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Mycorrhization and Stress Tolerance of Ecotypes of Beech (Fagus sylvatica L.): "Conventwald" - Project


In a case study (Conventwald, near Freiburg, Germany) the effect of drought stress on different ecotypes of 7-year-old beech trees was investigated with regard to type and degree of mycorrhization and stress tolerance. The ecotypes originated from different areas of Baden-Württemberg and represented different types of stand and climate. Conditions of drought stress were created during two subsequent vegetation periods (1997, 1998) by covering one plot with a roof for the duration of approx. 3 months (mid of July until mid of October). Based on morphology and sequence analysis of DNA (ITS and NL primers) we identified 8 different types of ectomycorrhiza in 1997 (Byssocorticium atrovirens, Cenococcum geophilum, Fagirhiza spinulosa, Laccaria amethystina, Lactarius subdulcis, Russula ochroleuca, Sphaerozone ostiolatum, Xerocomus chrysenteron). Of these, three (B. atrovirens, L. subdulcis, X. chrysenteron) had an abundance which was sufficient for a comparative analysis. Out of this group, B. atrovirens and L. subdulcis were comparably distributed within both uncovered and covered plots. In contrast, X. chrysenteron represented a considerably higher percentage of all mycorrhizas on the stressed plot (41 % compared to 24 % for the control plot). A comparison of these data with a biometric analysis (Volkmer et al. 1998) shows an interesting coincidence. The local ecotyp "Conventwald" which suffered most under the applied drought stress did not have the obiously more drought-tolerant X. chrysenteron type of mycorrhiza. We thus suggest a correlation between type of beech ectomycorrhiza and drought stress tolerance of the host.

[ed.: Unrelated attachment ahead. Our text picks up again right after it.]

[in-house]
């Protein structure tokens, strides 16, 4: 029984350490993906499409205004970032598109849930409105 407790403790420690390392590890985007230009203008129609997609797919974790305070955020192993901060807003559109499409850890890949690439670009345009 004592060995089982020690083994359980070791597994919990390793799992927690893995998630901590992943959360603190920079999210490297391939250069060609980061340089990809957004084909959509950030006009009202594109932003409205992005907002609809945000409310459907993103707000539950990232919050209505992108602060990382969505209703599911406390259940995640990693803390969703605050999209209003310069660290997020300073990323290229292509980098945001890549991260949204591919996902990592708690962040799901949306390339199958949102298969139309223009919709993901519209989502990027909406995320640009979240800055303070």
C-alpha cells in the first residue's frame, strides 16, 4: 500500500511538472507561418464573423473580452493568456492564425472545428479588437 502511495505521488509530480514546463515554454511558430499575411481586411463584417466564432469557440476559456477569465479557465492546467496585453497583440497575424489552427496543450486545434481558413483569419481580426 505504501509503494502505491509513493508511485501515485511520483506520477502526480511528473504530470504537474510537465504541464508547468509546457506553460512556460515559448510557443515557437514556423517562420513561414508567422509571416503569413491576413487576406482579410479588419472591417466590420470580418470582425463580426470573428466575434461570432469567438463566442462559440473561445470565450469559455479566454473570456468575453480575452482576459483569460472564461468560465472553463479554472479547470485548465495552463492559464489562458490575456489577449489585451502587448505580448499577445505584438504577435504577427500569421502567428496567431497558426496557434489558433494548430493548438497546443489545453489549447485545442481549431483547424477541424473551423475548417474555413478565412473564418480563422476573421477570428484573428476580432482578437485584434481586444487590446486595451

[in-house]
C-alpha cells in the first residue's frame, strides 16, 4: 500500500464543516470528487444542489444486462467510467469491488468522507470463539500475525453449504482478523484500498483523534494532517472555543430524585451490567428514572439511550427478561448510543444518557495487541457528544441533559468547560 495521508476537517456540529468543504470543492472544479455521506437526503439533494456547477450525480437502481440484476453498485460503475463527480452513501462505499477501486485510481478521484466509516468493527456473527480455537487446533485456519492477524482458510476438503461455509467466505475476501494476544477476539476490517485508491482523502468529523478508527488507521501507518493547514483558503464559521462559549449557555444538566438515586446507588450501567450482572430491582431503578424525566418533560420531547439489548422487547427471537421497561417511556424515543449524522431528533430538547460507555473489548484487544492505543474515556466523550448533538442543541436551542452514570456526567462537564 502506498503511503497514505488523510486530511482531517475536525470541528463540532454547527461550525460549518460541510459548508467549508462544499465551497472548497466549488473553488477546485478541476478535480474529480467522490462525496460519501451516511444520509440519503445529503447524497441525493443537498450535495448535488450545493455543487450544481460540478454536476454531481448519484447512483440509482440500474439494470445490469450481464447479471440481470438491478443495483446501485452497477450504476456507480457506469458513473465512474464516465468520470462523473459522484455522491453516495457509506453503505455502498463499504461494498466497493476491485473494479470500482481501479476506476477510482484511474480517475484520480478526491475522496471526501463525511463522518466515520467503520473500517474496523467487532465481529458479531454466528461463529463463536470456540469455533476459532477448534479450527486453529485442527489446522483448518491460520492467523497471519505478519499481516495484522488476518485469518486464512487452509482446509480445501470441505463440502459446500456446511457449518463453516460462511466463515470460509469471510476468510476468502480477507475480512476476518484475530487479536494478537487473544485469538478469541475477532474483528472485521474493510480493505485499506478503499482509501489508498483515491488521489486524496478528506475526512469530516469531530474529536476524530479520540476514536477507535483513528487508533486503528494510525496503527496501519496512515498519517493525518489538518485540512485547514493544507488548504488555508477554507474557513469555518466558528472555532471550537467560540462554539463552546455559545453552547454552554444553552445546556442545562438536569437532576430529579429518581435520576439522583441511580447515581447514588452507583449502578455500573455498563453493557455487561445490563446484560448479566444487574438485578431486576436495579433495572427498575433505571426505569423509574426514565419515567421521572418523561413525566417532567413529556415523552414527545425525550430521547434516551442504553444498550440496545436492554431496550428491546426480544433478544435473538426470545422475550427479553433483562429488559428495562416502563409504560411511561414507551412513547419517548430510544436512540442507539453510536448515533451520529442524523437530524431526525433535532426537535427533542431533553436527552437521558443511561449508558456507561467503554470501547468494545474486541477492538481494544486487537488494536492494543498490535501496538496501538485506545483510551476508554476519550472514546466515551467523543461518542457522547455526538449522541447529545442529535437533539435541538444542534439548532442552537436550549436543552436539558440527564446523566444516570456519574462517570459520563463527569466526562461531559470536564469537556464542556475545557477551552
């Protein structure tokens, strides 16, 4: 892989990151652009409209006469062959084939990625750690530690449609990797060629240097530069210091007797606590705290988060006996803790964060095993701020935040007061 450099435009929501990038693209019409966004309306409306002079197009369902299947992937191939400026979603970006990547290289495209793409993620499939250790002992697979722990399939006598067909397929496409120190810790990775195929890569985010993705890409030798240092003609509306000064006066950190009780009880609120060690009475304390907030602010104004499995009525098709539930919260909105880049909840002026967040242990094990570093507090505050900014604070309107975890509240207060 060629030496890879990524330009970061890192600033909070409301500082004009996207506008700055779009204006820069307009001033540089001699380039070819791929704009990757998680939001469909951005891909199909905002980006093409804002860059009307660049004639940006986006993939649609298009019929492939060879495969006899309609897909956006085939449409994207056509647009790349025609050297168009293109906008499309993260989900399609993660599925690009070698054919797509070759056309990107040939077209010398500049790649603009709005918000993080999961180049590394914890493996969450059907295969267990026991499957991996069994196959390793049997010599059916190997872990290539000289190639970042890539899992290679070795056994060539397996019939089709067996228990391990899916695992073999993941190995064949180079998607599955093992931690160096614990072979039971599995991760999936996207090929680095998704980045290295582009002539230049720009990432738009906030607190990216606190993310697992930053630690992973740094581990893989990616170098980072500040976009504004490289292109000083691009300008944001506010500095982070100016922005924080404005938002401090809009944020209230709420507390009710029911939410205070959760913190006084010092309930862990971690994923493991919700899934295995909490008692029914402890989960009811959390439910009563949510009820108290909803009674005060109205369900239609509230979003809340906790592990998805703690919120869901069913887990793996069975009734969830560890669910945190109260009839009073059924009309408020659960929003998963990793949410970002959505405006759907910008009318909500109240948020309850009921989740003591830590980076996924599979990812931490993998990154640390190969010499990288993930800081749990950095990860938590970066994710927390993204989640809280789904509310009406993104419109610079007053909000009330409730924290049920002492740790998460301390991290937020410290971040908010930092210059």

A detailed analysis of plant and fungal carbohydrates and sugar alcohols indicated differences in stress responses between 1997 and 1998. In 1997, were drought stress was severe, reserve polysaccharides in roots, starch and glycogen, were decreased. This was most severe in the clones Conventwald and Zwiefalten and could be related to a respective decrease in net photosynthesis (Buschmann et al. 1998). The 1998 treatment caused a different physiological situation. During this trial carbon allocation toward the root system was less affected, and this coincided with minor decreases of rates of net photosynthesis (Buschmann et al. 1999). Under these conditions the dominating beech mycorrhizas (Xerocomus chrysenteron, Lactarius subdulcis) responded to the more neagtive soil water potential with the accumulation of compatible solutes in an species-secific manner: Xerocomus chrysenteron accumulated large amounts of arabitol while in the case of Lactarius subdulcis it was mannitol. This was balanced by a decrease of the pool sizes of polysaccharides. Stress-adapted mycorrhizas coincided with only minor growth reductions of the host plants. We conclude that well adapted fungus/beech combinations help in coping with drought stress.


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